Evening Post, Volume LXXXVI, Issue 89, 11 October 1913, Page 6

 

 

POSTAGE STAMPS:

In 2009 the New Zealand Post announced a lighthouse commemorative stamp issue celebrating the 150th anniversary of New Zealand’s lighthouses. A technological first, the stamps have special glue whereas the beams from the lighthouse actually glow in the dark,. This is activated by sunlight or holding the stamp under a light for a short time. The five stamps are in different denominations, ranging from fifty cents to $2.50 and feature Pencarrow Head  50 cents, Dog Island  $1.00, Cape Brett  $1.50, Cape Egmont  $2.00 and Cape Reinga  $2.50.

DIRECTIONS:

The light is viewable from the Cook Strait ferry.

From Wellington drive east to Petone, then drive south around the bay to the end of the road at Burdens Gate. There is a walking track to the light (3 hours 30 minutes return). The drive from Petone is about 14 km.

Details.

Original Tower:

Island North
Province Wellington
Location Wellington Heads
Number
Date Commissioned January 1, 1859
Date Decommissioned 1935
Automated
Latitude
Longitude
Elevation Above Sea Level 98m
Height 10m
Character
Range
Made England
Construction Cast iron
Converted Kerosene To Diesel
Converted Diesel To Mains Electricity
Wattage
Present Tower Not in use
Date Visited 21 January, 2000
 

New Tower:

Island North
Province Wellington
Location Wellington Heads
Number K4006
Date Commissioned 1906
Date Decommissioned
Automated 1960
Latitude 41° 22' South
Longitude 174° 51' East
Elevation Above Sea Level 18m
Height 17m
Character Flashes 3 times, white and red sectors every 12 seconds
Range (White) 12-16 N. miles. (Red) 10-13 N. miles
Made
Construction Steel frame later incased in concrete, white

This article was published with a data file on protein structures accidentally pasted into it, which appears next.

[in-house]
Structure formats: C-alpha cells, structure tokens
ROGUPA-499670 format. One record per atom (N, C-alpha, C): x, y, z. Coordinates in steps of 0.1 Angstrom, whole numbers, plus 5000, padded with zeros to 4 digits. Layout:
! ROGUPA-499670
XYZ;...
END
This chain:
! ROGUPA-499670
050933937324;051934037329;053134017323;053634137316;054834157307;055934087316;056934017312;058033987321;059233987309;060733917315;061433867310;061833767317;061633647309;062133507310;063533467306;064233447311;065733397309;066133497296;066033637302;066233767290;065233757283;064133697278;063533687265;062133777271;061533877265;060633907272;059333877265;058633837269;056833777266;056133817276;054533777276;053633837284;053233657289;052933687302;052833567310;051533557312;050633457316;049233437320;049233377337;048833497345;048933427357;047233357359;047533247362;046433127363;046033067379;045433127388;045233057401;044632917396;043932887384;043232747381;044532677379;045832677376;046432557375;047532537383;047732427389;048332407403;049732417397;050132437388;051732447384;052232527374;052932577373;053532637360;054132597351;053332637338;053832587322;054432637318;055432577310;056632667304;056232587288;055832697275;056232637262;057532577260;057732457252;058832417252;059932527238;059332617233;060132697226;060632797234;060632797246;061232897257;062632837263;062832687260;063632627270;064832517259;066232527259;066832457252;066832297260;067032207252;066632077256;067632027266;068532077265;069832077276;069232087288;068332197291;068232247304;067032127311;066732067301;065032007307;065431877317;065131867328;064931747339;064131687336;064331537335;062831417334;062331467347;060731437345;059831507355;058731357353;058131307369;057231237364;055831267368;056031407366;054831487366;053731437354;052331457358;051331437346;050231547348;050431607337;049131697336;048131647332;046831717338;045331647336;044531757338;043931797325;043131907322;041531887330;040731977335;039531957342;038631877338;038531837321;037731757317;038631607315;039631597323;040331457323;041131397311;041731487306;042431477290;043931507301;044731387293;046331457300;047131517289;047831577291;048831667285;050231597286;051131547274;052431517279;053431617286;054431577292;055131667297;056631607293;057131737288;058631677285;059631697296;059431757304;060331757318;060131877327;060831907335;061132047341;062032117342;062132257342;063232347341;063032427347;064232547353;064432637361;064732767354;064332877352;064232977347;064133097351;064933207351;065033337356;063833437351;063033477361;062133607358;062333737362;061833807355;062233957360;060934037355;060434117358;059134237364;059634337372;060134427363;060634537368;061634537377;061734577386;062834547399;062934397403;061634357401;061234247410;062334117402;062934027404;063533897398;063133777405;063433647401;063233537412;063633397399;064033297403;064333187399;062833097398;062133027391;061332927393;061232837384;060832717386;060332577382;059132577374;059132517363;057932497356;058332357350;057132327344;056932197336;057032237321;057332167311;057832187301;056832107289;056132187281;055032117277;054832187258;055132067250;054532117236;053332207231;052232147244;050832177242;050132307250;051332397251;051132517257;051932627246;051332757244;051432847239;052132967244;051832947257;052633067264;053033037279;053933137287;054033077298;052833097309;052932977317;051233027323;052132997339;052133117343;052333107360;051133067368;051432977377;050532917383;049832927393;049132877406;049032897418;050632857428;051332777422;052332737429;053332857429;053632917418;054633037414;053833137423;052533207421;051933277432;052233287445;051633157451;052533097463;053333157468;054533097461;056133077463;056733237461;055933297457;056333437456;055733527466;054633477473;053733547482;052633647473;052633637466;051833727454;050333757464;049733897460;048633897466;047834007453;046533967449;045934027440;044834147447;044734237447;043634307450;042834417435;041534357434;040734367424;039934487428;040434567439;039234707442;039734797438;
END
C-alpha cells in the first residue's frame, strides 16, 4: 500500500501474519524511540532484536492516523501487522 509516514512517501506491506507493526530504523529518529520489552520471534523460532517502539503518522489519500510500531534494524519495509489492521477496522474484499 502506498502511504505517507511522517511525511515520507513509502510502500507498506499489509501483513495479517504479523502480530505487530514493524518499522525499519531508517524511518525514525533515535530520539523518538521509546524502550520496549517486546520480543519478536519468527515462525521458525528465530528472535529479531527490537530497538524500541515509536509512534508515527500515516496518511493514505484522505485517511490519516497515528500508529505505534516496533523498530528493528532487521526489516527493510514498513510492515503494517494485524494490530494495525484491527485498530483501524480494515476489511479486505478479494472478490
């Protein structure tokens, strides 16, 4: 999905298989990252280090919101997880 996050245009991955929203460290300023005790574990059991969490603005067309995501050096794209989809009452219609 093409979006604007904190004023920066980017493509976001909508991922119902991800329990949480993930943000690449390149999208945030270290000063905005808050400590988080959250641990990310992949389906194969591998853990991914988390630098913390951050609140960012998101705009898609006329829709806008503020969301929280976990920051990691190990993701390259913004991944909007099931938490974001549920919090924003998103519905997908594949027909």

Converted Kerosene To Diesel
Converted Diesel To Mains Electricity
Wattage
Present Tower Original
Authority
Date Visited 21 January, 2000

 

Principal Keeper From To
  1st lit, January 1, 1859  
George White Bennett   June 9, 1855
Mary Bennett June, 1855
 
James William Johnson  22 1875  22  
 
Martin Nelson  22 July 27, 1882  22 September 13, 1882  22
 
Alexander Connell  211               (c 1886)  211
 
Richard Tregurtha  190 c. January, 1896  178 August, 1897  109
 
Edward Morris Parks  22 November 26, 1909  22
 
John Frederick Rayner  80  81 December, 1912  80  81 August, 1915  80  81
     
Robert Stephen Wilson  13a c 1932  13a  
     
     

 

 

Assistant Keeper (1st) From To
  1st lit, January 1, 1859  
William Lyall  203 1859  203 1866  13
R. B. Haylittle  22 March 8, 1866  22 April 30, 1867     (Resigned)  22
Norman Simpson    (Probationary Keeper)  197 July 1, 1867  197 April, 1870  197
     
William Hendle  100  22 March 24, 1872  22 1878  22  100
     
William Hebden Bennett  80 November, 1880  80 January, 1885  80
 
David Partington  22   (Probationary Keeper)  22 September 21, 1882  22  October 26, 1882  22 
 
George William Thwaites  22 October 31, 1902   22
 
 

 

 

Sources

Additional Sources:

100Friends of Mana Island  http://www.manaisland.org.nz/index.htm David Cormick Lighthouse Keepers on Mana Island  

90Otago Witness, February 17th, 1909.

109.

80http://www.angelfire.com/ga3/gretasplace/Resources/Lighthouse/Stopforth.html

81http://freepages.genealogy.rootsweb.ancestry.com/~nzbound/rayner.htm

Evening Post, Volume CXIII, Issue 49, 27 February 1932, Page 10

13aDOC. Cape Brett, Keepers Stories

178.  Evening Post, Volume LI, Issue 12, 15 January 1896, Page 2

197. Norman Simpson (Gayle Dickison, Nov 4 2011)

203. William Lyall (Linnette Horne, December 31, 2009)

190.  Richard Tregurtha ( Annette MacDonald, April 9, 2009)

211. Daily Telegraph , Issue 4760, 8 November 1886, Page 2

 

Evening Post, Volume CXIX, Issue 131, 5 June 1935, Page 10

 

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Text and photographs. Copyright © 1999-2013 Mark Phillips. All rights reserved.

If anyone has any information on this light please contact me. thekiwimark@msn.com

Last Updated: December 27, 2009